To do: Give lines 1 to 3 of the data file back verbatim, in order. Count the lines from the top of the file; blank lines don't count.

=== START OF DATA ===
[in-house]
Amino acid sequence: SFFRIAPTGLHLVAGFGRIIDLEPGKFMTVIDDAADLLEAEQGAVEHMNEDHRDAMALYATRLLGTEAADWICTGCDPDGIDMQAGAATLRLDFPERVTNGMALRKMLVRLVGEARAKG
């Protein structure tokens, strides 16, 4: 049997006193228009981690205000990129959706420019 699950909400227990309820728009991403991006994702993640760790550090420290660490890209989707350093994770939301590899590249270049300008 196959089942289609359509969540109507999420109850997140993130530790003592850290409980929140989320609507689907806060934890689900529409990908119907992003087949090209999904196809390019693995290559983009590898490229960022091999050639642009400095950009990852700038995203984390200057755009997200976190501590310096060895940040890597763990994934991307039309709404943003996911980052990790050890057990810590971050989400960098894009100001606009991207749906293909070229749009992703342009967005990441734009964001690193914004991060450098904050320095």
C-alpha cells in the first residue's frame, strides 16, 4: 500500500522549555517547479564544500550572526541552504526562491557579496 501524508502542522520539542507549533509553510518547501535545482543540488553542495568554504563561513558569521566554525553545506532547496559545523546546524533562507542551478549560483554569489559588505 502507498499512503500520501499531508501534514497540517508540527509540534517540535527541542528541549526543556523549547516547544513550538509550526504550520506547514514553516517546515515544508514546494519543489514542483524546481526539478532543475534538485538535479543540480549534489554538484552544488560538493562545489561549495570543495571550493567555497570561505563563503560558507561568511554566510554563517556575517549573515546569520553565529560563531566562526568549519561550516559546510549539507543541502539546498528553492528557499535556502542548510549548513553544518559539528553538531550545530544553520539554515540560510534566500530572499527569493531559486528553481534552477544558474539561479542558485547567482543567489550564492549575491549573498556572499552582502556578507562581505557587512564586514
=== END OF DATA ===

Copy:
[in-house]
Amino acid sequence: SFFRIAPTGLHLVAGFGRIIDLEPGKFMTVIDDAADLLEAEQGAVEHMNEDHRDAMALYATRLLGTEAADWICTGCDPDGIDMQAGAATLRLDFPERVTNGMALRKMLVRLVGEARAKG
């Protein structure tokens, strides 16, 4: 049997006193228009981690205000990129959706420019 699950909400227990309820728009991403991006994702993640760790550090420290660490890209989707350093994770939301590899590249270049300008 196959089942289609359509969540109507999420109850997140993130530790003592850290409980929140989320609507689907806060934890689900529409990908119907992003087949090209999904196809390019693995290559983009590898490229960022091999050639642009400095950009990852700038995203984390200057755009997200976190501590310096060895940040890597763990994934991307039309709404943003996911980052990790050890057990810590971050989400960098894009100001606009991207749906293909070229749009992703342009967005990441734009964001690193914004991060450098904050320095």